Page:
Millions of employees are working at home, and some may never return to onsite offices. For many entrepreneurs, that raises the distressing prospect that the company culture they worked hard to create is now destroyed forever. Not so, says Rich Barton, founder or co-founder of Expedia, Glassdoor, and Zillow. Instead, he says, this is an opportunity for companies to rethink their culture, and to make more personal connections than ever before.

Barton took part in an online event held last week by the Seattle technology news site GeekWire. "This is a very challenging time and a human tragedy for many people around the world, and I don't want to make light of that," he said. "But I'm a disrupter -- I don't really love that word anymore -- I am a person who thinks about catalysts for change. My whole career has been about identifying those transition points where technology was just going to rewrite the rules and give power to the people and this is one of those moments. Just as it's offering some businesses [such as Zillow] real opportunity, it's also an opportunity to rethink and revolutionize culture."

Rethink it how? To begin with, by using the online collaboration tools that have been developed over the past few years, he said. "My biggest takeaway is just how amazing these tools are that people have been working on all these years. That there was all of this infrastructure for a dynamic work environment -- a work-from-anywhere environment -- already in place. It took this shelter-in-place to light all that up. And, lo and behold, it works. It works really well." 

Using these tools, he said, "I'm able to teleport around the world and drop in on any meeting. I'm meeting more new people and feeling closer to my team than I've ever felt." There are obvious challenges, he acknowledged, particularly for employees working at home with children. Still, he said, "this is a really interesting opportunity to rethink everything about how we work, where we work, who we work with, and how much satisfaction and productivity we get from our work."

Other tech CEOs disagree.

Two other high-profile Seattle-area CEOs appeared on the panel with Barton, and they didn't agree with his view that the new work-from-home reality is good for a company's culture. "We have always been a very work-from-office company, and I am personally a very work-from-office guy who loves to walk about and chat," said Samir Bodas, founder of the cloud-based contract-management platform Icertis. "When we went fully work-from-home, we saw a tremendous increase in productivity. But it feels like the joy from working together is missing." Human beings are social by nature, he added. "The energy we draw from gathering and brainstorming and social interaction is substantial."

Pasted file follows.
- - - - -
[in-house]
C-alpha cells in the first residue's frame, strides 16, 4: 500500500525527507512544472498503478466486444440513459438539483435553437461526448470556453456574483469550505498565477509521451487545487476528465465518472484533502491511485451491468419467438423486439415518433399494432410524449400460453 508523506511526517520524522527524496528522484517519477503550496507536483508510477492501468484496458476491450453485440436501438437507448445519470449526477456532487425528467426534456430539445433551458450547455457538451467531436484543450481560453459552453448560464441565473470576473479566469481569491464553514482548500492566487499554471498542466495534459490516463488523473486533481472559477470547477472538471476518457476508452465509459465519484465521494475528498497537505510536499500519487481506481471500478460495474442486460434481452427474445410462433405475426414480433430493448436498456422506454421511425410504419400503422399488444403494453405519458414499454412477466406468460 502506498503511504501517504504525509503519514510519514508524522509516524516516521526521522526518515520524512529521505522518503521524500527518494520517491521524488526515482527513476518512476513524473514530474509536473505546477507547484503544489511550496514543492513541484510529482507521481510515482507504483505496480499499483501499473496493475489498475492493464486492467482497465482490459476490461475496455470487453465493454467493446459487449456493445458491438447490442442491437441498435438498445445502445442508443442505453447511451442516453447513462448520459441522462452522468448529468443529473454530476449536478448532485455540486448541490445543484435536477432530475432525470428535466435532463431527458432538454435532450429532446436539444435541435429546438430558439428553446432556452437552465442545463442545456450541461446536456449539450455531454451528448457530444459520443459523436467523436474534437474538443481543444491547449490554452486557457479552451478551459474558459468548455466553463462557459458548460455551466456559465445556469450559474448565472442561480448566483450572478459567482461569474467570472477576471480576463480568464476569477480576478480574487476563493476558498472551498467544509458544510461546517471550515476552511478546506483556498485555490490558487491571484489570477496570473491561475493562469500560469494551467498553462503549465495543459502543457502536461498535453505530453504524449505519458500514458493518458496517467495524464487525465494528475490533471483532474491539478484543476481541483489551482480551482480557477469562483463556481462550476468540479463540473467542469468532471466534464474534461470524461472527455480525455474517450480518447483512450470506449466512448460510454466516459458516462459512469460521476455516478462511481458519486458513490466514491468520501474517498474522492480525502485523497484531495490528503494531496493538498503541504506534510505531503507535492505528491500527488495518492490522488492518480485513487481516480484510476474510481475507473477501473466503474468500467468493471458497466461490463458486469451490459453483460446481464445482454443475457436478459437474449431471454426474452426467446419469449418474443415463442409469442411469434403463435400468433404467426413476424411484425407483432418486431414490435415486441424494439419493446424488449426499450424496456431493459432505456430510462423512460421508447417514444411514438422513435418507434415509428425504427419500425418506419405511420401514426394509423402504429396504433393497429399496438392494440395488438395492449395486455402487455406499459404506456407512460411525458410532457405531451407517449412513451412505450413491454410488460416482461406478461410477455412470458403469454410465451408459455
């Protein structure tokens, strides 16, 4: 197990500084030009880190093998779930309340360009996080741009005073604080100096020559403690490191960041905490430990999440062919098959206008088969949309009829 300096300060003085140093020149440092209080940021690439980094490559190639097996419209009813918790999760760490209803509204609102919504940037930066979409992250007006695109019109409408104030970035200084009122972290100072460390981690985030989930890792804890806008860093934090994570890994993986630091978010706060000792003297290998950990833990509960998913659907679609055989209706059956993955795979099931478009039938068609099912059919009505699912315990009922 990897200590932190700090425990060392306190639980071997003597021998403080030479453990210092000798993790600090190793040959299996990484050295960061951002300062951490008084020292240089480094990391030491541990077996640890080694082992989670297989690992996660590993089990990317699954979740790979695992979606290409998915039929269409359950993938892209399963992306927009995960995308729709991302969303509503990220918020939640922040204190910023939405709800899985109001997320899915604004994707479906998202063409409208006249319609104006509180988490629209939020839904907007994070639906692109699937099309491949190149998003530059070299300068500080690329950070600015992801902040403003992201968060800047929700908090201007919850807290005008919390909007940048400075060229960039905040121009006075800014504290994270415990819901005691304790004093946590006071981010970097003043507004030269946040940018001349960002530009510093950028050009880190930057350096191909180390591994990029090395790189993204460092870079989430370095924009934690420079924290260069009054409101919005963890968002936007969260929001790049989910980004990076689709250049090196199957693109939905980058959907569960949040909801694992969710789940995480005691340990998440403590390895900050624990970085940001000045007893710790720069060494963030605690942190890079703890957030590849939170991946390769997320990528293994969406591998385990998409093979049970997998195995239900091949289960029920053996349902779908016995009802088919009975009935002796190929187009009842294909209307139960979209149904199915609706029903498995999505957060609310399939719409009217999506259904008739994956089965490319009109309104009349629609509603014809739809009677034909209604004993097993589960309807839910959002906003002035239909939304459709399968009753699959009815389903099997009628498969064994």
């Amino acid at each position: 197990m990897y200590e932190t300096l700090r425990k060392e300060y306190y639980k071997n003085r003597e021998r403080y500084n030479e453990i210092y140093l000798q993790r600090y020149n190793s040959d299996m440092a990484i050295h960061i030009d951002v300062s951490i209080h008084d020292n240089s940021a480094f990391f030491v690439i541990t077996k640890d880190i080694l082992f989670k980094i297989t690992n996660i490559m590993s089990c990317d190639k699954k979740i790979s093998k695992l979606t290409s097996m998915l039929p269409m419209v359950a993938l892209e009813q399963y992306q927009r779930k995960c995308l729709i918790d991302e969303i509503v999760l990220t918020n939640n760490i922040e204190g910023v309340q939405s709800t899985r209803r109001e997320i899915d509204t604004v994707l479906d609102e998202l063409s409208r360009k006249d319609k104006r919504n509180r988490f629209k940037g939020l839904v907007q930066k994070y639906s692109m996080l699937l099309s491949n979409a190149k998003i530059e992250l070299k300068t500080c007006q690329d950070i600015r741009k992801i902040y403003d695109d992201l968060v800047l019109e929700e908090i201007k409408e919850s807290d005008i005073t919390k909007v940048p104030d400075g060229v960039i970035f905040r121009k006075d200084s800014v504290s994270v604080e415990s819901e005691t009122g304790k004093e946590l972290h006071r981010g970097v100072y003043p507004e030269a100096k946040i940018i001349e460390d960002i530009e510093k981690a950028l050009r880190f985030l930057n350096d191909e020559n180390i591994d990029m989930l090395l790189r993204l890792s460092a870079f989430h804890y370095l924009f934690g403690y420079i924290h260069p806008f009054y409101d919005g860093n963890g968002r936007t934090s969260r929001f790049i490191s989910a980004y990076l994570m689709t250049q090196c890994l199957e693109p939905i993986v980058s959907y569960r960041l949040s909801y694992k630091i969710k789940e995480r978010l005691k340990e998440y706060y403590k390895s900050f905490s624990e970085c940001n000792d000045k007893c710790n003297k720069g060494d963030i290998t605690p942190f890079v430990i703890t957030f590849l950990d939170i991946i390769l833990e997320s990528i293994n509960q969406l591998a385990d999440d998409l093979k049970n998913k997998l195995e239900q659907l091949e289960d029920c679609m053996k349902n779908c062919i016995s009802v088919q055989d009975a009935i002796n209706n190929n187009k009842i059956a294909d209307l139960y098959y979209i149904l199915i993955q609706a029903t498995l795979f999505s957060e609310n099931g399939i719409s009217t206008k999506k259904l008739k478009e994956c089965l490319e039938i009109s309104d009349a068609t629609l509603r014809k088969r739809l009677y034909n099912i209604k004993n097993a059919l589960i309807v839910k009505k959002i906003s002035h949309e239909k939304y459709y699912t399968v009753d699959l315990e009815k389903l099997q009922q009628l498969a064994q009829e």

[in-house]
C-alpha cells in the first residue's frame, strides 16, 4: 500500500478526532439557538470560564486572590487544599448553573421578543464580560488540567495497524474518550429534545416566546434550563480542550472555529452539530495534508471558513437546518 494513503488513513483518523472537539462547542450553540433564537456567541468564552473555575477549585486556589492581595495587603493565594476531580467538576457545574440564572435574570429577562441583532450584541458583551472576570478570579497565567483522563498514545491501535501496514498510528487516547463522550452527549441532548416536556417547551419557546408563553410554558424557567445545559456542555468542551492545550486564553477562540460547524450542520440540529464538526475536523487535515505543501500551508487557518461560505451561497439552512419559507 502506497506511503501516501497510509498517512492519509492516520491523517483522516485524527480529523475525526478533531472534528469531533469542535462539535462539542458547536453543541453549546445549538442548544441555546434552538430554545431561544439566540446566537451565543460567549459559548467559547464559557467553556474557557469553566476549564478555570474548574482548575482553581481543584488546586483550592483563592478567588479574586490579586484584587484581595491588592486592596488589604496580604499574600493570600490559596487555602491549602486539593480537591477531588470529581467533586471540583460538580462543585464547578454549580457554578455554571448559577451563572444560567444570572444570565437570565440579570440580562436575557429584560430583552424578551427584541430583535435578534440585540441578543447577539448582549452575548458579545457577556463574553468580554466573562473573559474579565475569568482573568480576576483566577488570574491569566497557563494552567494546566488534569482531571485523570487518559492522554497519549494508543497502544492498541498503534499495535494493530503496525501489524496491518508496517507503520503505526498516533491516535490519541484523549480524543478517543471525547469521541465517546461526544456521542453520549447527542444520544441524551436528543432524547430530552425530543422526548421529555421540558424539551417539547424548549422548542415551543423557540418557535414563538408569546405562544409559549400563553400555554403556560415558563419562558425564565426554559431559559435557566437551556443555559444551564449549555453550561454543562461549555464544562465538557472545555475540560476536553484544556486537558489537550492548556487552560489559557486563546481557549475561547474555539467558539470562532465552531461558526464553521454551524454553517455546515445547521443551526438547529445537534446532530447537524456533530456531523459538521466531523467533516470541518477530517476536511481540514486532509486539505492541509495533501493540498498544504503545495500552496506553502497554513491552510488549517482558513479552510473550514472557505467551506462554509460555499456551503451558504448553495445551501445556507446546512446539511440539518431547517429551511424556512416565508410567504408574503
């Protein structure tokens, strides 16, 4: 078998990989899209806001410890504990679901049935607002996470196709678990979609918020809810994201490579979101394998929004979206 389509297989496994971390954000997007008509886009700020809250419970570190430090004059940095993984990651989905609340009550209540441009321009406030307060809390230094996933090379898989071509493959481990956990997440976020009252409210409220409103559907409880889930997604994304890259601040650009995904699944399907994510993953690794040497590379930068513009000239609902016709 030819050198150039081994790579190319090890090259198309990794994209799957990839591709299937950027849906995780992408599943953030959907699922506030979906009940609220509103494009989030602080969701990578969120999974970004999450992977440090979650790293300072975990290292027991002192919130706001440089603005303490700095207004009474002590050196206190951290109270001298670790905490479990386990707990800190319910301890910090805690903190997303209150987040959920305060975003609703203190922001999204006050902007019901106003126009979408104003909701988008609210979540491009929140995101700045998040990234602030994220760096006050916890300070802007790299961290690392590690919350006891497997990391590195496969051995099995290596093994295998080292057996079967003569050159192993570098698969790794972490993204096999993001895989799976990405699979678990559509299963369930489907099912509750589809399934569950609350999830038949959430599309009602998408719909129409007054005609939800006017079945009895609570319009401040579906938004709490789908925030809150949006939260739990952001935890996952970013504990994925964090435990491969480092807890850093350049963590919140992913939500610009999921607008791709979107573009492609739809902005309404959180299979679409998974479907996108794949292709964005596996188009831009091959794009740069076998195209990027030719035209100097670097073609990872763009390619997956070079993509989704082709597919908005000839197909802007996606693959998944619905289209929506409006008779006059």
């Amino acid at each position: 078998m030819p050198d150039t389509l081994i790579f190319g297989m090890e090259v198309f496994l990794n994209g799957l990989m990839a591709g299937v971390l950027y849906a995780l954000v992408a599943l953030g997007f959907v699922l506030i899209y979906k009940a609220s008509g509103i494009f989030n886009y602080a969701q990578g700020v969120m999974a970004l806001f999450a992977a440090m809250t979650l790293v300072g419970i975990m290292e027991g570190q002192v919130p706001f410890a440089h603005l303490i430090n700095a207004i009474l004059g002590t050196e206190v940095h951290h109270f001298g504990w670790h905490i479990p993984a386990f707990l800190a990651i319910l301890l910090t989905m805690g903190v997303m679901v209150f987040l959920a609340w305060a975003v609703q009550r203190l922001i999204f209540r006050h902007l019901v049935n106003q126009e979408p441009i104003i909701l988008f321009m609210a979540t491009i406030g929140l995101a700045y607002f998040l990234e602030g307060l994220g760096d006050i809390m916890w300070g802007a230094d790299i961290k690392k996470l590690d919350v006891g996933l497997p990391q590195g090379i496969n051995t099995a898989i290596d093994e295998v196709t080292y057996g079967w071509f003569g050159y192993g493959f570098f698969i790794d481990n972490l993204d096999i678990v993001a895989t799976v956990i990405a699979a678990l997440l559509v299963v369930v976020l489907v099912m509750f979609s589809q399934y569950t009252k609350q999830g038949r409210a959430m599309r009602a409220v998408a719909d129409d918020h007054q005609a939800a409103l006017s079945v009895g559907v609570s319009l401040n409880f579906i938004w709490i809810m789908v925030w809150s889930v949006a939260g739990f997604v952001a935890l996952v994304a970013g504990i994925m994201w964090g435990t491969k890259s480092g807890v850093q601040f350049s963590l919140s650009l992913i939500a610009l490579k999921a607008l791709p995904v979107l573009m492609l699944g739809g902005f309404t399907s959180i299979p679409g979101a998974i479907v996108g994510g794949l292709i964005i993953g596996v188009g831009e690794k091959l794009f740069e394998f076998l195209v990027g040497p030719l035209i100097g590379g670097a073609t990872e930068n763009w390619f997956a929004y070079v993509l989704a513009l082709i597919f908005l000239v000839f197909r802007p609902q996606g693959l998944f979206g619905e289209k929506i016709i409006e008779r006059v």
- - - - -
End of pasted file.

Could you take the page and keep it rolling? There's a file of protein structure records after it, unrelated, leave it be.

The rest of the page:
"We all as leaders get a ton of joy around those moments in the kitchen or over coffee," said Elena Donio, CEO of the on-demand legal services provider Axiom. "That is hard to replicate in this digital world, where everything is so much more scheduled and formal."

To fight some of this formality, she said, Axiom's R&D team is doing partner coding, where two or more people just leave a video chat meeting open while they work. "They'll punt questions back and forth," she said. "It's using the tools for organic collaboration versus planned, orchestrated, calendared collaboration."

Bodas counteracts the formality of online meetings with a very 20th-century tool -- the phone call. "I walk around and drop by desks to say hi, so now I'm just calling people," he said. "They say, 'Why are you calling me?' 'I'm just calling to say hi, how are you doing?'"

Meanwhile, Barton says, "We're seeing a blossoming of creativity in a whole new dimension that no one even knew existed, like a capella groups coordinating songs." The desire to connect in a time of social distancing and the dearth of things like live music gatherings and art exhibits have led some employees to share their creative work with one another. "Who knew how many musicians and artists we had at Zillow?" Barton says. "And now look, they have this canvas."